2) ELIGIBILITY FOR THE PAA

While this article addresses the areas where insurers can potentially leverage on existing RBC 2 premium and claim liability methodologies to determine insurance liabilities under the PAA for FRS 117, general insurers should first consider whether the use of the PAA is allowed for their insurance contracts. Contrasting this with RBC 2 where it prescribes one consistent approach to measure its liabilities for all general insurance products for RBC 2 purposes, insurers could land in a situation where there is a mix of contracts measured under the general measurement model (GMM) and PAA, depending on the PAA eligibility outcome.

The PAA is permitted only for contracts where the coverage period is one year or less, or where the measurement of the liability for remaining coverage (LFRC) under the PAA would not differ materially when applying the GMM. This could mean that multi-year policies covering risks such as construction, engineering, credit and surety, mortgage indemnity and warranty business may not meet the PAA eligibility criteria. Where an entity wants to adopt the PAA, an insurer will need to justify that LFRC under the PAA is not materially different from the LFRC under the GMM.

Should an insurer be eligible for the PAA, the LFRC (excluding the loss component) on initial recognition is calculated as the premiums received less directly attributable acquisition costs4. Subsequently, the LFRC is updated to reflect additional premiums received (if any), the revenue that has been recognised in the profit and loss for the coverage that was provided in that period, and amortisation of directly attributable acquisition cost for the period. For the revenue earned for the period, it is recorded as Insurance Revenue under FRS 117. In contrast with RBC 2, gross written premium is treated as top-line revenue, the net earned premium is determined after adjusting for the change in premium liabilities (net of reinsurance) and reinsurance premiums for the period.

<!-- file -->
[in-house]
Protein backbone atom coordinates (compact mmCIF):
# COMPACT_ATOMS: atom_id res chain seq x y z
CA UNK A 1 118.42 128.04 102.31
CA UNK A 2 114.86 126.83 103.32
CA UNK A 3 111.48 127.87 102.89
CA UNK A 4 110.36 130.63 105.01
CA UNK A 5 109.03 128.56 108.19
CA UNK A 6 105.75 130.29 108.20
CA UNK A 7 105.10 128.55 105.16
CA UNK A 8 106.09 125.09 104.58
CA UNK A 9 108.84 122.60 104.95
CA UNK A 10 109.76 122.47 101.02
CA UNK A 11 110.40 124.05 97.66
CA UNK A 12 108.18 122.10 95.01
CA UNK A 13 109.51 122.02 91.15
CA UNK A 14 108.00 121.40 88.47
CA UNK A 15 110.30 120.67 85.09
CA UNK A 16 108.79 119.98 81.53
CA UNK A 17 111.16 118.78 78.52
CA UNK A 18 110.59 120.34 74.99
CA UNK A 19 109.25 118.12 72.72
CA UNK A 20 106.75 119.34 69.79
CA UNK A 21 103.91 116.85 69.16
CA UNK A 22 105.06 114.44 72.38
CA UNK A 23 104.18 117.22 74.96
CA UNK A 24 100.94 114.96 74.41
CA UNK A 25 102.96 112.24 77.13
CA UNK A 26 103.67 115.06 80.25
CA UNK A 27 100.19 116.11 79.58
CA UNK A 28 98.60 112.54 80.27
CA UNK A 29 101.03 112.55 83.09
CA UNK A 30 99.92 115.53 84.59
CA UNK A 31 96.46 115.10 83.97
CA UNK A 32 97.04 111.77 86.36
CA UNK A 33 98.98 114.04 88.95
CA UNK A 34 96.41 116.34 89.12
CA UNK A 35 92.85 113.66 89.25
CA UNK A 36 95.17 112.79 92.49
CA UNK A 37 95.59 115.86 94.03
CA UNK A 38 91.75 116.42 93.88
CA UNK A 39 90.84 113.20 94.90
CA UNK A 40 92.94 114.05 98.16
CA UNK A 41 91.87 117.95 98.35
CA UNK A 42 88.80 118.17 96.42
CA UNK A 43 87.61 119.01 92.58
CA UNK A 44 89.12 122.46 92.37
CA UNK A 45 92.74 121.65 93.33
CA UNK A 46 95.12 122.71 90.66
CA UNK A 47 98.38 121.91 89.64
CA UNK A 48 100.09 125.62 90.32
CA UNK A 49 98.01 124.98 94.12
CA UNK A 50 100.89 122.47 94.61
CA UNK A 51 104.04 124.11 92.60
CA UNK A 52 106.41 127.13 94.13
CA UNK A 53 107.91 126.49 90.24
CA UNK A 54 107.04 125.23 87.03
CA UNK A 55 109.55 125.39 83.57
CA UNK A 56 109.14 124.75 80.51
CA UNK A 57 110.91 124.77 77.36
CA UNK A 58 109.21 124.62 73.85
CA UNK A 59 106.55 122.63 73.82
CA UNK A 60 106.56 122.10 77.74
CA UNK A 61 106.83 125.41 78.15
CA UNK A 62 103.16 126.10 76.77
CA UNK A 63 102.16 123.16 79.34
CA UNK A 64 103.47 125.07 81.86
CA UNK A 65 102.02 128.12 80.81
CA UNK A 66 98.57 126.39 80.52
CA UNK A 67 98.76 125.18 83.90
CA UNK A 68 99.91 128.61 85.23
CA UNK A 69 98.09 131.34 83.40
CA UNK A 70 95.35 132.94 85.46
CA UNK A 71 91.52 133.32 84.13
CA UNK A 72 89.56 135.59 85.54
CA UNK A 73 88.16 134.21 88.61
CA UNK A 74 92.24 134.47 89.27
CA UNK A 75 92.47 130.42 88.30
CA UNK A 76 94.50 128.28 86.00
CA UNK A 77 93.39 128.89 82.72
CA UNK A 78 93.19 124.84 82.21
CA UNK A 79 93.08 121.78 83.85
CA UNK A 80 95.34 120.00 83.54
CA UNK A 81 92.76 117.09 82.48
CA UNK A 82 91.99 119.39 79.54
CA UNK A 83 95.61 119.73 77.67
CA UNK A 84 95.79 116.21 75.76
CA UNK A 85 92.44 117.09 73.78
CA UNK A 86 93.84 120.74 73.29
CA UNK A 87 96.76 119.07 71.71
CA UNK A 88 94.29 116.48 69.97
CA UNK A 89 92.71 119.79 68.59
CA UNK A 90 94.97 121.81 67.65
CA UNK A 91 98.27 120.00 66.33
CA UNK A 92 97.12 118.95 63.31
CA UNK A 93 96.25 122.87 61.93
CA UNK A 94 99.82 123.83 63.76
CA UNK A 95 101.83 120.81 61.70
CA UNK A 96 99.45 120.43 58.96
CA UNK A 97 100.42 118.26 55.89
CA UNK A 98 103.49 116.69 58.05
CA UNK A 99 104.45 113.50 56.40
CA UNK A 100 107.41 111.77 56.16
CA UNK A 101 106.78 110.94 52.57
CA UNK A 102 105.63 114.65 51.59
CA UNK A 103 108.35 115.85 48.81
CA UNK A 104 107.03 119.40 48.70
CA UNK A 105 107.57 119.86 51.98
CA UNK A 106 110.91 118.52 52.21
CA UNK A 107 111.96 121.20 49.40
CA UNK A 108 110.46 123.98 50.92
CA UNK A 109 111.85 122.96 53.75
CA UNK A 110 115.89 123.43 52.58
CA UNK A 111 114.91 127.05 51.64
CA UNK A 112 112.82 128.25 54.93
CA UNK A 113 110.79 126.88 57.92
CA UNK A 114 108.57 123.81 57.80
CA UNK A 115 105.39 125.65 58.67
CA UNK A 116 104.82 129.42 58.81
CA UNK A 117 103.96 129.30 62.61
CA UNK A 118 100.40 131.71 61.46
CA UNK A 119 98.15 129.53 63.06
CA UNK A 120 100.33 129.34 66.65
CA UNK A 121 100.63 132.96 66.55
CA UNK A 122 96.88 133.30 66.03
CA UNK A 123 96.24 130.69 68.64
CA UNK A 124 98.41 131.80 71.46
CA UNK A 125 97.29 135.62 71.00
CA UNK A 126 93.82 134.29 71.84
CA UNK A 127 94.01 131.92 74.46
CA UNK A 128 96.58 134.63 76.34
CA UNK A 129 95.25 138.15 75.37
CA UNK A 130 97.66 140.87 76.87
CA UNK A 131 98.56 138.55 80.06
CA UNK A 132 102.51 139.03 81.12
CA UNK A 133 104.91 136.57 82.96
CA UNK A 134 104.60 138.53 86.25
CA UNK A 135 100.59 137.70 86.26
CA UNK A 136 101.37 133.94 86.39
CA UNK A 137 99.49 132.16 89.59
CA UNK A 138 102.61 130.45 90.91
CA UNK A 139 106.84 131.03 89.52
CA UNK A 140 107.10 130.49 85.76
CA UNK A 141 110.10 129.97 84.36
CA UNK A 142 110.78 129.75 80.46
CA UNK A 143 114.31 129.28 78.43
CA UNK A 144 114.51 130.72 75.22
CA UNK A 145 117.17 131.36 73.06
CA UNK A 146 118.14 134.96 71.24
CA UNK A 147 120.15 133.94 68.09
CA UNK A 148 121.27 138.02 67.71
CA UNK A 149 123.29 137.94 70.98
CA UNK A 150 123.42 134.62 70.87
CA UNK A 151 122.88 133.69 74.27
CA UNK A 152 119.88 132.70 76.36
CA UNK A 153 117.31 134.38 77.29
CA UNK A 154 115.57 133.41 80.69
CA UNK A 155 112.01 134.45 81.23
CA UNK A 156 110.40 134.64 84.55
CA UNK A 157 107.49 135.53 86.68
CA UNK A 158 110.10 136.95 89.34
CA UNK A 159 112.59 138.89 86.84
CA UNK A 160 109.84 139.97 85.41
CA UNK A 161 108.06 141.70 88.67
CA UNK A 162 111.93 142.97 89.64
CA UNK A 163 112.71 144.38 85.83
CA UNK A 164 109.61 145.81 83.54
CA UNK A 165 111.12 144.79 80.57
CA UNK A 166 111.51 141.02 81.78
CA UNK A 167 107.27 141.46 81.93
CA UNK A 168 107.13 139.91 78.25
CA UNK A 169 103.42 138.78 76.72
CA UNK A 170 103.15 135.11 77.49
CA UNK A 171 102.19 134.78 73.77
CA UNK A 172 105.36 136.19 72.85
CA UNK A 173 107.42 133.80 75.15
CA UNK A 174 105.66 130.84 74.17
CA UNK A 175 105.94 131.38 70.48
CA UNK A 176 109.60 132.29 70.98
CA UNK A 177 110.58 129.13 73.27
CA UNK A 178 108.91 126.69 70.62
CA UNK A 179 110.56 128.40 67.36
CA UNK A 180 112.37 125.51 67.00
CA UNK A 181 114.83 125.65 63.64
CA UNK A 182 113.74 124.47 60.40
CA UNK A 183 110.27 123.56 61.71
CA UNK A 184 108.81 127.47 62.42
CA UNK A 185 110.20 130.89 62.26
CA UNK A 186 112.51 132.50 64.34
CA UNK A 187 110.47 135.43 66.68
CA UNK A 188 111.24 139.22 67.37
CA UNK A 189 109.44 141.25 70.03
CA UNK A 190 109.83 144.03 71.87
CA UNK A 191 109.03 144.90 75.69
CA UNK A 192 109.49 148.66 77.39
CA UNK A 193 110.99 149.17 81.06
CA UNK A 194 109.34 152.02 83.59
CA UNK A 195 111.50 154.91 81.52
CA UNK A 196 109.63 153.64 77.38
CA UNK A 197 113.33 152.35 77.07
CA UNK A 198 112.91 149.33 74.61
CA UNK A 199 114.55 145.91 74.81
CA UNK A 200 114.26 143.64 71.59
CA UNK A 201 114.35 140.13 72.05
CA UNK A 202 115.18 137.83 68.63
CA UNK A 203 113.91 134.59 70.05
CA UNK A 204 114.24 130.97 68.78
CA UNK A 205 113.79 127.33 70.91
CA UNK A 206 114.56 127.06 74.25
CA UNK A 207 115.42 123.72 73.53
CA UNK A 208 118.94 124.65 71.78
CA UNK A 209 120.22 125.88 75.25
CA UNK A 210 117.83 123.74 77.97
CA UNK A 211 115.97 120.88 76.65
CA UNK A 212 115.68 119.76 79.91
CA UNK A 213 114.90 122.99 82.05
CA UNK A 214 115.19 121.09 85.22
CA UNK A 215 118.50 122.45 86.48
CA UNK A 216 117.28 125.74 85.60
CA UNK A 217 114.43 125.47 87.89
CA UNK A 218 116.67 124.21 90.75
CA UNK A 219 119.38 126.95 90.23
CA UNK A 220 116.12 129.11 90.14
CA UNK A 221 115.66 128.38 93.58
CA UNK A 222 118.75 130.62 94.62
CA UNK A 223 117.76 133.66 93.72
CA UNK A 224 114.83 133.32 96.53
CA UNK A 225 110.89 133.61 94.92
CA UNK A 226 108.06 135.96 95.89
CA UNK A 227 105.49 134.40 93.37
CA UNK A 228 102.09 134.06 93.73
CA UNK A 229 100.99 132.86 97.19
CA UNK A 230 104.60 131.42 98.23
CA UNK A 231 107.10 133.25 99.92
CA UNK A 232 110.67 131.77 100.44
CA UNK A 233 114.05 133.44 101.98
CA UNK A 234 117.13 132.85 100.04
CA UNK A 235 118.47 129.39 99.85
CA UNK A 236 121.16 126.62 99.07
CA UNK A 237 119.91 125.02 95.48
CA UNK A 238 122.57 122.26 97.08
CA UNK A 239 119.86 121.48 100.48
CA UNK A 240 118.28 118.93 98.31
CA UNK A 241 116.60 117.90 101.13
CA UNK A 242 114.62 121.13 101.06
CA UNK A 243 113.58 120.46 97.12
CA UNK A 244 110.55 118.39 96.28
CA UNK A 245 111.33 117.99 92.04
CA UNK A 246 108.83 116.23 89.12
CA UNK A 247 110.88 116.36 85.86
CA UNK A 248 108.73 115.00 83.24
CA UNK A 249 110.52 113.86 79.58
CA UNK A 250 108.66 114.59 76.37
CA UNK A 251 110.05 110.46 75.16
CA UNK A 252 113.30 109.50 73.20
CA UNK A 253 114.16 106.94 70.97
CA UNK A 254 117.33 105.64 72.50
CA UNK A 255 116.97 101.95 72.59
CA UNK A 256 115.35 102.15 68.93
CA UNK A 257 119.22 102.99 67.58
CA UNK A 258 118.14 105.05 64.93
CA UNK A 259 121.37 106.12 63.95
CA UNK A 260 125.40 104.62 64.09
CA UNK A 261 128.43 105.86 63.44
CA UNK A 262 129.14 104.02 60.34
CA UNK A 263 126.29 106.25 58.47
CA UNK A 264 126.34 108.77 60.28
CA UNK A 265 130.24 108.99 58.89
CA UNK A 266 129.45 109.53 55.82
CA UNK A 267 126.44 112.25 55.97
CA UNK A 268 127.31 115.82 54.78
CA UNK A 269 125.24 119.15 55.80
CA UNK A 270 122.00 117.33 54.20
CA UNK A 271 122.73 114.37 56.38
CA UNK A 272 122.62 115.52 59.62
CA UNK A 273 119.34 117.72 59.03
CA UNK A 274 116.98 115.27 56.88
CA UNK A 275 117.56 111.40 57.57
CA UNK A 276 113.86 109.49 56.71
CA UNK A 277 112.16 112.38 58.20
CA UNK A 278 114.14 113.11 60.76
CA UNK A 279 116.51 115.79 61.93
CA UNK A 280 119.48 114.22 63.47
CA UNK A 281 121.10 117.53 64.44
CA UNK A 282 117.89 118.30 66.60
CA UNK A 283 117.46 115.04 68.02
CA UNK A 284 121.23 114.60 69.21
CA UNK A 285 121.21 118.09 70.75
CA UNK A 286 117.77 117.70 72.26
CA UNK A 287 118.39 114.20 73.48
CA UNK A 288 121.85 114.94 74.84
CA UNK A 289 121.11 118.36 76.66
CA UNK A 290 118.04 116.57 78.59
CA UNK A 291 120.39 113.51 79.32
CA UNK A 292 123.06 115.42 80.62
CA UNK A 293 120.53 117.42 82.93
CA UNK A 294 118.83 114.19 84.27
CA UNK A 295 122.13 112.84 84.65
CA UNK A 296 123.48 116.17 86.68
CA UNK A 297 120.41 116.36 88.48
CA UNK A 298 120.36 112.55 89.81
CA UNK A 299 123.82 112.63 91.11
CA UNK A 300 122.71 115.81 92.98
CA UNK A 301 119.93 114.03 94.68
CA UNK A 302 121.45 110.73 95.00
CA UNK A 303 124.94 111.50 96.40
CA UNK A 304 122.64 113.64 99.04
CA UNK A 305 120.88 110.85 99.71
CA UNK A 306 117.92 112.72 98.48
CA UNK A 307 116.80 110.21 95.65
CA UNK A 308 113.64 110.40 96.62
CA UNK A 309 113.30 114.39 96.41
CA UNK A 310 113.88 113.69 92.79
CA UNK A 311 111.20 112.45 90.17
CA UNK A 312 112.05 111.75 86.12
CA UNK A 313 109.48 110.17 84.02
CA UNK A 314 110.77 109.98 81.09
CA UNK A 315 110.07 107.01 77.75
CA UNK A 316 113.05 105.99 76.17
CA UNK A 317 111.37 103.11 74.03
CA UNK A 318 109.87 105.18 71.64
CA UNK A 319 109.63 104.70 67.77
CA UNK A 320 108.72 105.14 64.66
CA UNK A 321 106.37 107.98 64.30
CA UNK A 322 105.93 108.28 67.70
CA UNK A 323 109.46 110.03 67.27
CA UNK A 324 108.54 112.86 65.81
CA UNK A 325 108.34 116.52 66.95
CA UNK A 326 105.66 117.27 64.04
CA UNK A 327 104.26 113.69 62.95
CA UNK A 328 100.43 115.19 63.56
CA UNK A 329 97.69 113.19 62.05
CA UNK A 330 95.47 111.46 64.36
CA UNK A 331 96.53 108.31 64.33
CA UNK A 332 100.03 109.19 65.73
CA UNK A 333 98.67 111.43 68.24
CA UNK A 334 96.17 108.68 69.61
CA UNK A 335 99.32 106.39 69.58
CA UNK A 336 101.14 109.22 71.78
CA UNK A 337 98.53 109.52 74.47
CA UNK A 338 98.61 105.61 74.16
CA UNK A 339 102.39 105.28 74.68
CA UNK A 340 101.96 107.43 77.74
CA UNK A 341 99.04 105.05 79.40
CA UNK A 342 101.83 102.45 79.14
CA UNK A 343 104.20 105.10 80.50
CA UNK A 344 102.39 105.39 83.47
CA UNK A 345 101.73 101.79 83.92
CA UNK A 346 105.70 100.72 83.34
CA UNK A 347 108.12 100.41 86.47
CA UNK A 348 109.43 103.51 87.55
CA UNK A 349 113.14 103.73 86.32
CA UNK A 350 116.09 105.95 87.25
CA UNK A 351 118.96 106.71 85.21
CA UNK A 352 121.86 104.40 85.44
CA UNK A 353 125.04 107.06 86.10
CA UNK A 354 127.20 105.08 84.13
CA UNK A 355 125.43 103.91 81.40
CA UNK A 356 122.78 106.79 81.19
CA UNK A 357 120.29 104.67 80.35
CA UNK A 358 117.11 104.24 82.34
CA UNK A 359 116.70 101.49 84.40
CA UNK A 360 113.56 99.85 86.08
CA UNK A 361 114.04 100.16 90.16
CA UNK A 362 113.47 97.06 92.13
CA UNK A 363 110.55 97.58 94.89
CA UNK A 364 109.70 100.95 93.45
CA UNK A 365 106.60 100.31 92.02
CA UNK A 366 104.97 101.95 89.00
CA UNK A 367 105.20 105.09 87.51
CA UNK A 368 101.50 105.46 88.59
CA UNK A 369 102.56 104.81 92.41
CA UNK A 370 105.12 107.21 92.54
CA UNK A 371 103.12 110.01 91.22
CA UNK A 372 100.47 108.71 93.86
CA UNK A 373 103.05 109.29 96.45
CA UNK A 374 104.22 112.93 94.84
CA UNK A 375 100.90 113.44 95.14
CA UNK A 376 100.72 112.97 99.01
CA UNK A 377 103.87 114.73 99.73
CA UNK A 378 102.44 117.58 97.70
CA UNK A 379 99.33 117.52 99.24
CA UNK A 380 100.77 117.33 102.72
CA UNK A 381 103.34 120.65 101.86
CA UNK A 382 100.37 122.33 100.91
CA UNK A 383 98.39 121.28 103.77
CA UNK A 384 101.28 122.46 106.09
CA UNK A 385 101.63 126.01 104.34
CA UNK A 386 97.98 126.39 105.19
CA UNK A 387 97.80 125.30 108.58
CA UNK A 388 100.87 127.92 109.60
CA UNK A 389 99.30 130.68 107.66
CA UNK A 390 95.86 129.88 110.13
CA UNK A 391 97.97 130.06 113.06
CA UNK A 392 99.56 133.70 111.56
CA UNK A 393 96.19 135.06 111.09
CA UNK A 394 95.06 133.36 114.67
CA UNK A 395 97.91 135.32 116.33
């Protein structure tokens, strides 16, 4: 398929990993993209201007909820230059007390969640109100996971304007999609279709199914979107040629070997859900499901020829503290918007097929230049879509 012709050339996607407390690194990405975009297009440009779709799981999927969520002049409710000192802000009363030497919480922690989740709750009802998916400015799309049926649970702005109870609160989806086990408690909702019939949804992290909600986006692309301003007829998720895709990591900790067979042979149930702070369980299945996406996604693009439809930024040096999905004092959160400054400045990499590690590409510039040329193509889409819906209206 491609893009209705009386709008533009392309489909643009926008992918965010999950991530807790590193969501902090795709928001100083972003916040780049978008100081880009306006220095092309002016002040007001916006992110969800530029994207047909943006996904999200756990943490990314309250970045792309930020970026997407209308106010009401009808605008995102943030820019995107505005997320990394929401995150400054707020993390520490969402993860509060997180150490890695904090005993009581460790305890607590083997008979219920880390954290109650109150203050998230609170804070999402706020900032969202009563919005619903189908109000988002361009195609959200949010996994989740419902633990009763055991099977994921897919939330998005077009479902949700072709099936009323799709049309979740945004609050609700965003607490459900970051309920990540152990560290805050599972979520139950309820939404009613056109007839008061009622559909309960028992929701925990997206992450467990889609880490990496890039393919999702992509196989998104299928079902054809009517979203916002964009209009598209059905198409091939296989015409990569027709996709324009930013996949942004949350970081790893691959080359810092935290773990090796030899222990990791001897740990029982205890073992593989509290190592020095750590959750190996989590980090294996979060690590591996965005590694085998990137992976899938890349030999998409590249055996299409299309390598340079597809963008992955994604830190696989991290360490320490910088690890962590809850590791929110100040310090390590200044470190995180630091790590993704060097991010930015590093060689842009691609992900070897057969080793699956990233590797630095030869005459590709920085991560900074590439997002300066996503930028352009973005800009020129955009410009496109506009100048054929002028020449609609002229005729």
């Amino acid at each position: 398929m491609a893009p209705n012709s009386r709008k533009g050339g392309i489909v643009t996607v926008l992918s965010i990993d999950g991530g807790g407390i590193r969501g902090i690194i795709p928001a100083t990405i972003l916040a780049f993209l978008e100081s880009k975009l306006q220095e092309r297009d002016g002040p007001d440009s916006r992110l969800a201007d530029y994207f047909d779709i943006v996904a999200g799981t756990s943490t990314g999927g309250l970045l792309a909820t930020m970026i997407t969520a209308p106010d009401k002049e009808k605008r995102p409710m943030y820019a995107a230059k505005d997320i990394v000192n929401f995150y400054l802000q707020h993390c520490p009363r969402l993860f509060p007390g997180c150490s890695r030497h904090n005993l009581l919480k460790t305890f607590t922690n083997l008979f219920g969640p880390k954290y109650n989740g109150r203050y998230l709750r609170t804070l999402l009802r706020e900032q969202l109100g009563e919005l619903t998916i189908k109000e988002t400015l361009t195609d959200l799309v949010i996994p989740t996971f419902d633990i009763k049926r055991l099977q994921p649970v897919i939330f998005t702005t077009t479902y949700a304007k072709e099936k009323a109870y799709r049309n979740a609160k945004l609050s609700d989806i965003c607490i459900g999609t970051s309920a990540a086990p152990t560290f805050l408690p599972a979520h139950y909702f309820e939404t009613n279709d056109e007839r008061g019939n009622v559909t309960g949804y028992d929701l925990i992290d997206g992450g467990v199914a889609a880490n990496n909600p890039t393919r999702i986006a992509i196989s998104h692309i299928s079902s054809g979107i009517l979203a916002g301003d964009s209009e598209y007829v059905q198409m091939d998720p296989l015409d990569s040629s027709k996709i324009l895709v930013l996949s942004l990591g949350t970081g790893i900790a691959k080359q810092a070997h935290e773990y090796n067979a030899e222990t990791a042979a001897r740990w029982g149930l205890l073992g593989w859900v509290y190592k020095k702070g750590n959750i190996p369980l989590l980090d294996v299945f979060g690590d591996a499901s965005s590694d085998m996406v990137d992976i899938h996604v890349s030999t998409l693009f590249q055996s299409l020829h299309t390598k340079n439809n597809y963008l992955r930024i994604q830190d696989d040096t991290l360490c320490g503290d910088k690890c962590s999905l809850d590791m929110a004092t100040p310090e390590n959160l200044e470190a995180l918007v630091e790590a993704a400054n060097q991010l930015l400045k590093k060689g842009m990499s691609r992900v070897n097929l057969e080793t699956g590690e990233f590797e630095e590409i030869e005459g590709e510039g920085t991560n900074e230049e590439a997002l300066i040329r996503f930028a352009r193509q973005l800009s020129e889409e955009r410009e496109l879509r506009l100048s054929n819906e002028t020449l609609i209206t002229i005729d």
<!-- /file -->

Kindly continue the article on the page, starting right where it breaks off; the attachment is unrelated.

We will further explore the other measurement differences under RBC 2 and FRS 117 in Part 6 of the series, to be published in the August 2023 issue of this journal.

This is Part 5 in a series of articles from the IFRS 17 Working Group (set up under the ambit of the ISCA Insurance Committee) to help insurers in Singapore navigate through the differences between FRS 117 and RBC 2.


Alvin Chua is Chairman of the IFRS 17 Working Group (WG) and Director, KPMG Services Pte Ltd; Poon Kai Hong is a WG member and Senior Manager, PricewaterhouseCoopers Risk Services Pte Ltd; and Adrian Chua is a WG member and Chief Financial Officer, Cigna Singapore.


1 Life insurers issuing short-term insurance contracts may be eligible for the PAA as well.

2 Assessment of whether the risk components within a policy are highly interrelated depends on a number of facts and circumstances such as legal form, lapse condition of risk components and whether you can measure one component separately from the other.

3 Note that RBC 2 reporting also allows for presentation of multi-risk policies in the predominant class of risk, if the insurer is not able to segregate the premiums for each class of risk for reporting purposes.

FRS 117 allows insurers an option to not defer directly attributable acquisition cost if all contracts within the groups have a coverage period of one year or less.